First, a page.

If a gambler or anyone else NOT EMPLOYED as the WHIP-WIELDING JOCKEY reached out and smacked or punched a racehorse in full view of hundreds or thousands of people, there might be some people who would frown on that.
But in the fight against abuse of racehorses, there are written “laws” that state that the RIDING CROP shall be used (by the Jockey) “UNIFORMLY” and any unusual use of the riding crop or NON-USE OF THE RIDING CROP shall be under the “cognizance” of the STEWARDS.
The laws need to be changed and they need to be changed drastically!!!!
#HorseracingisAnimalCruelty (to thousands of horses)
Thanks for sharing your story, Steve Schultz. It’s always heartening to learn of yet another who has seen the light. Onward!
There are no rules, laws or reforms that will change anything for the abused and killed racehorses.
The only thing that needs to change is to shut these corruption and killing pits down.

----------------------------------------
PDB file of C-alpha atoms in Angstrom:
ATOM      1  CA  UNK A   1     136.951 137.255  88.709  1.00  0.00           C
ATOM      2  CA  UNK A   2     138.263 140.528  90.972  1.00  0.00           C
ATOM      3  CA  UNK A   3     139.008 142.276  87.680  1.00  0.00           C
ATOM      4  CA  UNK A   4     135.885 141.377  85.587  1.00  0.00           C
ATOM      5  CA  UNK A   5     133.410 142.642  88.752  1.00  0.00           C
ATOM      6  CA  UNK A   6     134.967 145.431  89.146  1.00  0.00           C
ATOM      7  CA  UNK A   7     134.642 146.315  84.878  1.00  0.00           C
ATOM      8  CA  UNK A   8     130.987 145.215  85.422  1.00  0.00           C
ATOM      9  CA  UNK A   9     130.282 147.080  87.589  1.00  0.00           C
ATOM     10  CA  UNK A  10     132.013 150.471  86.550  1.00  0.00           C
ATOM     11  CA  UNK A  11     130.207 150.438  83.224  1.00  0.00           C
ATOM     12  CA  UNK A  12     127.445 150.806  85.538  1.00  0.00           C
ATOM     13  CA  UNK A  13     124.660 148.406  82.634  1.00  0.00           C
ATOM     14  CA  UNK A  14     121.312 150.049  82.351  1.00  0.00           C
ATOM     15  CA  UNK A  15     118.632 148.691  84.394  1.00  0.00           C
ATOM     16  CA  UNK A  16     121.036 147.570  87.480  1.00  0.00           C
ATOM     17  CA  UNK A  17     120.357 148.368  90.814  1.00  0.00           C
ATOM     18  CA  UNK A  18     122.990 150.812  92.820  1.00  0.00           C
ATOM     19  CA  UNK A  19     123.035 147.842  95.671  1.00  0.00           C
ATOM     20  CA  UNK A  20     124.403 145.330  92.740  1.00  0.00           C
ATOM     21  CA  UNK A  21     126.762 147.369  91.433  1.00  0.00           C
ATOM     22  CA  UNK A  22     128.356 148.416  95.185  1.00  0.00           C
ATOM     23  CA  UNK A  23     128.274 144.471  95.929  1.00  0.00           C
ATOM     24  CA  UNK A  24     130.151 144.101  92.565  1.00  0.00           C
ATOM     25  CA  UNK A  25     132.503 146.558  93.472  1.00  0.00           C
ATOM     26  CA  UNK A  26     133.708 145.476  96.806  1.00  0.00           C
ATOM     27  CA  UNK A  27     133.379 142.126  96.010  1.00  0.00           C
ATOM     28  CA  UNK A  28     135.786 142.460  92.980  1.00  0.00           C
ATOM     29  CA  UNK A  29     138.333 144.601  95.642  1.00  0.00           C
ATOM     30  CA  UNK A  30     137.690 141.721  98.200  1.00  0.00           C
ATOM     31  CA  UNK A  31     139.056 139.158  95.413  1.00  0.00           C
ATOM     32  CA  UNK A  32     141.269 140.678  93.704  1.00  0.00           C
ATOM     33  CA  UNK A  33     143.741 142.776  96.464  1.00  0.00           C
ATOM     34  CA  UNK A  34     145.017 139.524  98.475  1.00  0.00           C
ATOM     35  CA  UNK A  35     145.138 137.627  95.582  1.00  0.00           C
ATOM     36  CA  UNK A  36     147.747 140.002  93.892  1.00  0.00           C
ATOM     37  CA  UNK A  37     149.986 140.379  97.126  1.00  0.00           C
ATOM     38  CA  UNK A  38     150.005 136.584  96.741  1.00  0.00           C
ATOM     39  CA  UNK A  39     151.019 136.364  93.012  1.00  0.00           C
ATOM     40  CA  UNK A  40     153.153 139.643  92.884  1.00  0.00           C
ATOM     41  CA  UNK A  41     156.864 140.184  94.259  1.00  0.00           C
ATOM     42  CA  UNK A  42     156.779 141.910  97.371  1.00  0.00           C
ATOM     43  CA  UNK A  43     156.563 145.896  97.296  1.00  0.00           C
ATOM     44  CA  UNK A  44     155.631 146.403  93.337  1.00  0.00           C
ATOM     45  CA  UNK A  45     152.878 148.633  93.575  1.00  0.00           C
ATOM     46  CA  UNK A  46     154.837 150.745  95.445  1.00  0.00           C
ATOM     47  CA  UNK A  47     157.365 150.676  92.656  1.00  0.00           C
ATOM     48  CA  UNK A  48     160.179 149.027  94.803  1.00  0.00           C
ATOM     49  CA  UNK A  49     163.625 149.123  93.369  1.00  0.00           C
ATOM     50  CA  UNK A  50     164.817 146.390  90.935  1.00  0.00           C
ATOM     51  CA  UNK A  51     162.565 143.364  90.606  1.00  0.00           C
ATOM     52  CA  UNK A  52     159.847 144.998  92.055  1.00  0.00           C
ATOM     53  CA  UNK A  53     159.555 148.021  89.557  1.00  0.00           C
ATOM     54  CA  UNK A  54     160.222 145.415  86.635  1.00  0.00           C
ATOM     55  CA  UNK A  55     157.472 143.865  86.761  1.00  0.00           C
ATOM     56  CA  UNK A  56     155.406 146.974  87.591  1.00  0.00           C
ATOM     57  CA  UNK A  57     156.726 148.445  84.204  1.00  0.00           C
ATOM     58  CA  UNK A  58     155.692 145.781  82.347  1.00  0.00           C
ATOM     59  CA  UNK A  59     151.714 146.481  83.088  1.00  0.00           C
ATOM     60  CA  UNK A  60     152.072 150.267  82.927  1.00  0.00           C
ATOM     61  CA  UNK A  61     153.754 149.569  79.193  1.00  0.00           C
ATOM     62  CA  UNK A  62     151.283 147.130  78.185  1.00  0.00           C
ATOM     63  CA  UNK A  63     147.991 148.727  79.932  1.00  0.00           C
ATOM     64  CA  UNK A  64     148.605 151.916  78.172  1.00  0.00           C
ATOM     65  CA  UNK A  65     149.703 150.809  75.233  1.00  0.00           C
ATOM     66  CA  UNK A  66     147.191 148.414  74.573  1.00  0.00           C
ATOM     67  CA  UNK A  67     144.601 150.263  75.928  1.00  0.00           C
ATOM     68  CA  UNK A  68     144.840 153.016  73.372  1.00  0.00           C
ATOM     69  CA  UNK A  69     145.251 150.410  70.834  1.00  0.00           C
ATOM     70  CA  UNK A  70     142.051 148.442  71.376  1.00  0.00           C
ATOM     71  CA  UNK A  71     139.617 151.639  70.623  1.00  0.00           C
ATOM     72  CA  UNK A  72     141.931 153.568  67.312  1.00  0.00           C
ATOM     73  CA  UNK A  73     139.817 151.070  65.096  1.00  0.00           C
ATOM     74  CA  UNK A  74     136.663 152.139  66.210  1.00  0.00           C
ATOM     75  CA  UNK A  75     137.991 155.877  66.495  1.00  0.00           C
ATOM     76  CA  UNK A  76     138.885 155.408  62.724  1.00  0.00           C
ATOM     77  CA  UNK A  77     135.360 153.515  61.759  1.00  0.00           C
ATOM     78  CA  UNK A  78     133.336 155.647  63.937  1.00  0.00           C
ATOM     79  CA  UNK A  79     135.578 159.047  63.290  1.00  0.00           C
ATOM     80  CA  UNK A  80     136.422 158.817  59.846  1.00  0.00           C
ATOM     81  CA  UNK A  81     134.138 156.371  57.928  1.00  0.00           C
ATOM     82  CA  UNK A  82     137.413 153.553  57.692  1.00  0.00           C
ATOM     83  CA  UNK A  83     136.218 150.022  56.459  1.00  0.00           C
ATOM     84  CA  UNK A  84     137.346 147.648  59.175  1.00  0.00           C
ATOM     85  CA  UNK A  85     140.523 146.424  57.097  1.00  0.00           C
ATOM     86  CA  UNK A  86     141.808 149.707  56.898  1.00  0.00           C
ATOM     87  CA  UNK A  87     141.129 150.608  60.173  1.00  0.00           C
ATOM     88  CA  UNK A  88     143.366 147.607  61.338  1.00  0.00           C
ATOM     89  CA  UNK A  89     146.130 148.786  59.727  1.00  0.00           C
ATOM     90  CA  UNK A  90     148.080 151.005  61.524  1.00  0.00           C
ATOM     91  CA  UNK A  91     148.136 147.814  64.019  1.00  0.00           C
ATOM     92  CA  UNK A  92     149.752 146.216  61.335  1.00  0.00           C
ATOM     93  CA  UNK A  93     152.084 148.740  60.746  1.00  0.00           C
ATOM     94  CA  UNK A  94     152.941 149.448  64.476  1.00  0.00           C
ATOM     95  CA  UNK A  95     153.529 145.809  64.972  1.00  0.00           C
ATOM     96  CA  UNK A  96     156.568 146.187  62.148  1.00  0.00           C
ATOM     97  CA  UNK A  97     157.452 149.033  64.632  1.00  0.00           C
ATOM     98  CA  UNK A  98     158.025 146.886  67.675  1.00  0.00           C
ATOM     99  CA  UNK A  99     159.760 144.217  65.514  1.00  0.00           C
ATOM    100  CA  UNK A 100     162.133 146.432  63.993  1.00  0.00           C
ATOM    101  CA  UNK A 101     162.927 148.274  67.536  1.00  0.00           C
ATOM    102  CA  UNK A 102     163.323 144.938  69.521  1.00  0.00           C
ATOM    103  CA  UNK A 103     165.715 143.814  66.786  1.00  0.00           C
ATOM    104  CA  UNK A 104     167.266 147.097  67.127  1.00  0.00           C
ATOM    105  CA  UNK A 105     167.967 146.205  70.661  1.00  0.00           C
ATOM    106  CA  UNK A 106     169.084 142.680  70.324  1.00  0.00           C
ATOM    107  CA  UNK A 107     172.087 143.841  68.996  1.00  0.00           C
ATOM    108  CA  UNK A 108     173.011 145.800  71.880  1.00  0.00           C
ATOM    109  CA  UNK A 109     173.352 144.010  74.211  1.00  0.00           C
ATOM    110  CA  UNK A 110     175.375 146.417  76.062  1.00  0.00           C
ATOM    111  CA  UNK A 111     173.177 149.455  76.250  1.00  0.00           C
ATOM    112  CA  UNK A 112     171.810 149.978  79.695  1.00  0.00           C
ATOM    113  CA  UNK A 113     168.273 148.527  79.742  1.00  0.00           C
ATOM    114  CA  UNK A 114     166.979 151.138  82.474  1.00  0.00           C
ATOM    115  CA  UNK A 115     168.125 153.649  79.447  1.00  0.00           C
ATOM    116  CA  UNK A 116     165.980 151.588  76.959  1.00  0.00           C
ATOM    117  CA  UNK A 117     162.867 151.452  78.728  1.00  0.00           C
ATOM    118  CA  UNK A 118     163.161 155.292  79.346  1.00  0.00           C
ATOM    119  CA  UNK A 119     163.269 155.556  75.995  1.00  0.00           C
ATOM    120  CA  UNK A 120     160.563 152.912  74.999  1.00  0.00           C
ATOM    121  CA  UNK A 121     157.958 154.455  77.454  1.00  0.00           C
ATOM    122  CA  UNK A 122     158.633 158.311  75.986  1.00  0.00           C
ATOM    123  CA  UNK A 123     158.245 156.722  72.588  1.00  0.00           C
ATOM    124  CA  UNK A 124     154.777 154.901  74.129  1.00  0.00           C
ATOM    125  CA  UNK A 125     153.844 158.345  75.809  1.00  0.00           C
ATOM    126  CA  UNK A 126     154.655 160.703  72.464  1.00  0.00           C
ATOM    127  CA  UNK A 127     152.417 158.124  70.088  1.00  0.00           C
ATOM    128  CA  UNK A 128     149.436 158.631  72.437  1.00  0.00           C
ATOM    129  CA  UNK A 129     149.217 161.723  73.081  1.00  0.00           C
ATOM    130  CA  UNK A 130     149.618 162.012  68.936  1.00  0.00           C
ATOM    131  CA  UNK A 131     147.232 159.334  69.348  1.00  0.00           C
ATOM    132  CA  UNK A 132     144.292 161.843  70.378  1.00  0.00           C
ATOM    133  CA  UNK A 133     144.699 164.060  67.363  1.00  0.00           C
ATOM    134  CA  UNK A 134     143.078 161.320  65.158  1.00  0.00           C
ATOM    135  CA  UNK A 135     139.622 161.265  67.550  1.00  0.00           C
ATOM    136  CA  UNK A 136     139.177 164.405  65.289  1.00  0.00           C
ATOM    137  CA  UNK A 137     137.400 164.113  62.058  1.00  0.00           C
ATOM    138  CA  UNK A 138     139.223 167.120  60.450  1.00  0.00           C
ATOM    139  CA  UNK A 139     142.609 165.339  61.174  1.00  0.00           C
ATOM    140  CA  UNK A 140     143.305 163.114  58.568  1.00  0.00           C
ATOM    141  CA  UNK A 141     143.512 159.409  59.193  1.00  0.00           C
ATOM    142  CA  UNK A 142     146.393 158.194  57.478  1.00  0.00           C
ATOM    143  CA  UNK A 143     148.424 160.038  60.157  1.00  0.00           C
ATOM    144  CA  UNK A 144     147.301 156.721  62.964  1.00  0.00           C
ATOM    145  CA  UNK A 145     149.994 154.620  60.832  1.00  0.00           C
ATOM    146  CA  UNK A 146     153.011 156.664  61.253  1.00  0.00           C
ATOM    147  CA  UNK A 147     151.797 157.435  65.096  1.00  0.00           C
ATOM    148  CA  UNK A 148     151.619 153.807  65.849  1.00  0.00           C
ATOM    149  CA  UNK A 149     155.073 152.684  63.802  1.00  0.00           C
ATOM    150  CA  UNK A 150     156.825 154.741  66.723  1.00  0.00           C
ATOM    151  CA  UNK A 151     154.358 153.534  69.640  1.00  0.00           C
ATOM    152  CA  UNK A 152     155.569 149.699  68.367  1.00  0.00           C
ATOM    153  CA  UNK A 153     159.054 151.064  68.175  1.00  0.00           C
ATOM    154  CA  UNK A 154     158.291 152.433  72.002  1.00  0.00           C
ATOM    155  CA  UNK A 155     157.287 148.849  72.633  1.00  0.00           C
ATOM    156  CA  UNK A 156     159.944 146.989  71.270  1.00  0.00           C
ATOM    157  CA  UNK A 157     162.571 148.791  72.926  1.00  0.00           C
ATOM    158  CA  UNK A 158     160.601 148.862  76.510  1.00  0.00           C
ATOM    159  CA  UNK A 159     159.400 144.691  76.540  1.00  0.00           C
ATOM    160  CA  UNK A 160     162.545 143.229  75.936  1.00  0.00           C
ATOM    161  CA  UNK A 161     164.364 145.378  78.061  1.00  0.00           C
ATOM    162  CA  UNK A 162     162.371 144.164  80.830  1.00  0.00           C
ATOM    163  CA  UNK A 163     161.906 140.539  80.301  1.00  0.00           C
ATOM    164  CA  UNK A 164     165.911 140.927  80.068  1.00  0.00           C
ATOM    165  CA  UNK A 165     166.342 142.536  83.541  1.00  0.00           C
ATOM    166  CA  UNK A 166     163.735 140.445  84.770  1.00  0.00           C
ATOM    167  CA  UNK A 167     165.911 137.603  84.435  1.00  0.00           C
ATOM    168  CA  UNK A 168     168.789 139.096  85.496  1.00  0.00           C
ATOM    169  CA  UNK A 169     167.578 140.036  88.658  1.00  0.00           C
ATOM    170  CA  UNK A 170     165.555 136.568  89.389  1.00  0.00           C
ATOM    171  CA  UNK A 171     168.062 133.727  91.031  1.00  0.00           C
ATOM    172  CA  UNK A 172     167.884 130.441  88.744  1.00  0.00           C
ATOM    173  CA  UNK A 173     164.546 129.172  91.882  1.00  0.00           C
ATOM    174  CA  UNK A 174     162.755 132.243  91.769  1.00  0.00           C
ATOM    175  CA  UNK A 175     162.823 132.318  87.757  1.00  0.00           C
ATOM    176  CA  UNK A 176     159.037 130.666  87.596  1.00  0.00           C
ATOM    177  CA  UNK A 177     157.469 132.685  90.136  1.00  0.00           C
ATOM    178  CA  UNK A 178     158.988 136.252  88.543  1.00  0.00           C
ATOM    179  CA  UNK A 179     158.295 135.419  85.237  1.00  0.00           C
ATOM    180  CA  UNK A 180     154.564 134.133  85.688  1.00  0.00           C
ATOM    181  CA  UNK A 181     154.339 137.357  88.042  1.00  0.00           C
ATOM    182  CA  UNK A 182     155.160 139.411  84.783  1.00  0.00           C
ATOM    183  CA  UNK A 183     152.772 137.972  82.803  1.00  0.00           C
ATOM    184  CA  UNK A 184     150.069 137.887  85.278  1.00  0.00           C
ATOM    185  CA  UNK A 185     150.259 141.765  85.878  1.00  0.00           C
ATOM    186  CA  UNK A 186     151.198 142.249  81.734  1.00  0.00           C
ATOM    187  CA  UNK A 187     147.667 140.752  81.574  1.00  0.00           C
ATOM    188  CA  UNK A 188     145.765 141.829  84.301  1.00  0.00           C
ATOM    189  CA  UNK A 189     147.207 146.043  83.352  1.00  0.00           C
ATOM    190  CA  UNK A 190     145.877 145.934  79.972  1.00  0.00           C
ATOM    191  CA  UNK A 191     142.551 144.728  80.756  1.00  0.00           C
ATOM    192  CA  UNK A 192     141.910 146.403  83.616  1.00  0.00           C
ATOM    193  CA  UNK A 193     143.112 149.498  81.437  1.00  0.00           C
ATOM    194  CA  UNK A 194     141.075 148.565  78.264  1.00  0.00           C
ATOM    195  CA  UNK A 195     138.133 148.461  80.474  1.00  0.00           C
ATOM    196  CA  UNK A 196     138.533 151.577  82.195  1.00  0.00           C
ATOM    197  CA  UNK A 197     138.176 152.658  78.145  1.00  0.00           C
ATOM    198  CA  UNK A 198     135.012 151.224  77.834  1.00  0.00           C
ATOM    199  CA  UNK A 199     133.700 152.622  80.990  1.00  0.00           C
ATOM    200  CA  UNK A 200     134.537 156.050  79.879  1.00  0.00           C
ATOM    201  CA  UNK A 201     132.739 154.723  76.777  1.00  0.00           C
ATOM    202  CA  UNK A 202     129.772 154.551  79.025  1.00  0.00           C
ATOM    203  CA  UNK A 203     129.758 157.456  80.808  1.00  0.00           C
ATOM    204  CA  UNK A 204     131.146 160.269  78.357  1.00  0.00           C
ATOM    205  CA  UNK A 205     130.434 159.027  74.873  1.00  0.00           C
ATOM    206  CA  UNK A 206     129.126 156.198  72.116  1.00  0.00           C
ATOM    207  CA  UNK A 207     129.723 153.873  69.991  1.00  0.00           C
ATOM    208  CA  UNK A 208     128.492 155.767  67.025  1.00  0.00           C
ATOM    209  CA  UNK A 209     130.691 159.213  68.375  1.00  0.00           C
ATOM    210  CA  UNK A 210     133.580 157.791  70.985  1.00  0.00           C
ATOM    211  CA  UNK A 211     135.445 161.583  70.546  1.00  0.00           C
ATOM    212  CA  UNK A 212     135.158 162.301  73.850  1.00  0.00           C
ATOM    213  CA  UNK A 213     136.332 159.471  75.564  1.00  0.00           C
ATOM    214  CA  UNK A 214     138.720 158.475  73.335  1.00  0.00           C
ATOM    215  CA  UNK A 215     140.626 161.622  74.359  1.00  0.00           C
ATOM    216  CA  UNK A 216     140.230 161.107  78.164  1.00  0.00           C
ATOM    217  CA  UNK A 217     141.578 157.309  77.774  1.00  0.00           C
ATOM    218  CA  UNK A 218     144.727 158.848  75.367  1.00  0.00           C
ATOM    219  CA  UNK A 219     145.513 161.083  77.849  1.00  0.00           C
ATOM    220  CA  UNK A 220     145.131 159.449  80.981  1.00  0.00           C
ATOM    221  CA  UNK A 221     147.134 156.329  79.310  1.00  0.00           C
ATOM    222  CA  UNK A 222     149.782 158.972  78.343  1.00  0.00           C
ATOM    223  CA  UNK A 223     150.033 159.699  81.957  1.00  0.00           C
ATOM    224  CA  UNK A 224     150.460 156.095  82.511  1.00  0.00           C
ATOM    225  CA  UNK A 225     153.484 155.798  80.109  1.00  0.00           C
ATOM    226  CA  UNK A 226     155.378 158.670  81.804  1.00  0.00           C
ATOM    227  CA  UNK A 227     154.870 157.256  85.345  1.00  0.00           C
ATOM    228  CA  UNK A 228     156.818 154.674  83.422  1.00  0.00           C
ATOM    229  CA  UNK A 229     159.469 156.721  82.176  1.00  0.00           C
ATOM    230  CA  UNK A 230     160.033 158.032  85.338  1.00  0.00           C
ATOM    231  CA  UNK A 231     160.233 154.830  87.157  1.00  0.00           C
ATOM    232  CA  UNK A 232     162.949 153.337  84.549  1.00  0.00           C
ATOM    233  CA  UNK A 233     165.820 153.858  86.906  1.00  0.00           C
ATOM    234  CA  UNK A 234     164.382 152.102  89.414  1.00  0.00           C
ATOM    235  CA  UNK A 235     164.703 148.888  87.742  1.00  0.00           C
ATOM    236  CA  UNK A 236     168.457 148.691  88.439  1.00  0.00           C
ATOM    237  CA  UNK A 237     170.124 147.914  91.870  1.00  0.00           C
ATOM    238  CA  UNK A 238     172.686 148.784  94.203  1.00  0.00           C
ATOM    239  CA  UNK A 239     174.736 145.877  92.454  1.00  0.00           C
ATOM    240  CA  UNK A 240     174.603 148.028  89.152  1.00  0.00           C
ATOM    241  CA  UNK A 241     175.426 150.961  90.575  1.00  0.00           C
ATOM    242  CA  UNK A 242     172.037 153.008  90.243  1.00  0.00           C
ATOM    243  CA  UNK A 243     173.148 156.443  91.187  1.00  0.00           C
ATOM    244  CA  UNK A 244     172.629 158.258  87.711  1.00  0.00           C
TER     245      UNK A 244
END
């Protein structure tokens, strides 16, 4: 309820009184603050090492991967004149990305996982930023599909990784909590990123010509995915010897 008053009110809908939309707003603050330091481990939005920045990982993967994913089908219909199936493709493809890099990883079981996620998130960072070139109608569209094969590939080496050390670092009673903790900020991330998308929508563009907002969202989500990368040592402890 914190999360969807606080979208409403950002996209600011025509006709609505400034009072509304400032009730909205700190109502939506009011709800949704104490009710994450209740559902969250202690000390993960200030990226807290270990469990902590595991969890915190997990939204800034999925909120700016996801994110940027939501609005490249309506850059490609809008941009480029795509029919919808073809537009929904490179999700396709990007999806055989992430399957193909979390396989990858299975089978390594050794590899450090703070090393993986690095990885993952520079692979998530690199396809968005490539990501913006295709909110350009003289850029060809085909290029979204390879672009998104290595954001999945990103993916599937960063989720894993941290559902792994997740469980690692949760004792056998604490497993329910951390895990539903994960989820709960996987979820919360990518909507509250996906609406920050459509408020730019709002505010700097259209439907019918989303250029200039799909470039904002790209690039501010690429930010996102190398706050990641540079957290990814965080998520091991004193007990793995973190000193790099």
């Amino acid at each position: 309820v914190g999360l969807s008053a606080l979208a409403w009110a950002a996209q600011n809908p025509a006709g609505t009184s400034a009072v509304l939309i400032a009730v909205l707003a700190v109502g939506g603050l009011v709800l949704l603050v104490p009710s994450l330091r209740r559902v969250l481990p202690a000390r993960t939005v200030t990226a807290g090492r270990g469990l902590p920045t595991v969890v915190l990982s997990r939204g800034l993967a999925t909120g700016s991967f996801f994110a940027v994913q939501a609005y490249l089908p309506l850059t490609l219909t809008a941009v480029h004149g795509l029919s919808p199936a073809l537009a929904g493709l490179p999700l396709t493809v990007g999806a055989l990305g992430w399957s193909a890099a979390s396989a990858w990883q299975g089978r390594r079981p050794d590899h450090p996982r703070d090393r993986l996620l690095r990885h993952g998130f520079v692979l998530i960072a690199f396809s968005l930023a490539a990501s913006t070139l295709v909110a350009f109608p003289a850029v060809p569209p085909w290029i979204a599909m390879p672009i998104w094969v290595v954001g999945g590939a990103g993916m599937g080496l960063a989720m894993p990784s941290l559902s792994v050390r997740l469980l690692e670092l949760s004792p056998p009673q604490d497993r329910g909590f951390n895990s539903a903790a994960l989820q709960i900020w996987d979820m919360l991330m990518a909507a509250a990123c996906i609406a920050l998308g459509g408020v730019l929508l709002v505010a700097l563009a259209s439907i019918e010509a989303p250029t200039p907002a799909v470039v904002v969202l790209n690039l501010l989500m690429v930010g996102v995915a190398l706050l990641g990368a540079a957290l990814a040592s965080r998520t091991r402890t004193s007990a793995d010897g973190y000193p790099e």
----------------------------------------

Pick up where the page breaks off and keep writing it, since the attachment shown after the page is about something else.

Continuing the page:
Our elected politicians, like Steve Schultz, need to change their mindset and stop defending and giving money to this vile business.
They need to shut them down, tear down their killing pits and replace them with things like daycare centers, residential/commercial development etc. – all of which would be entirely possible with the hundreds of millions at their disposal instead of giving it to a deeply corrupt business that deliberately and maliciously kills racehorses.
That redevelopment is exactly what happened to our now defunct 1 mile track! We along with quite a few others celebrate the purchase of the property & its development by Amazon into a warehousing distribution center. The warehousing operations are a much better & higher economic use of the property.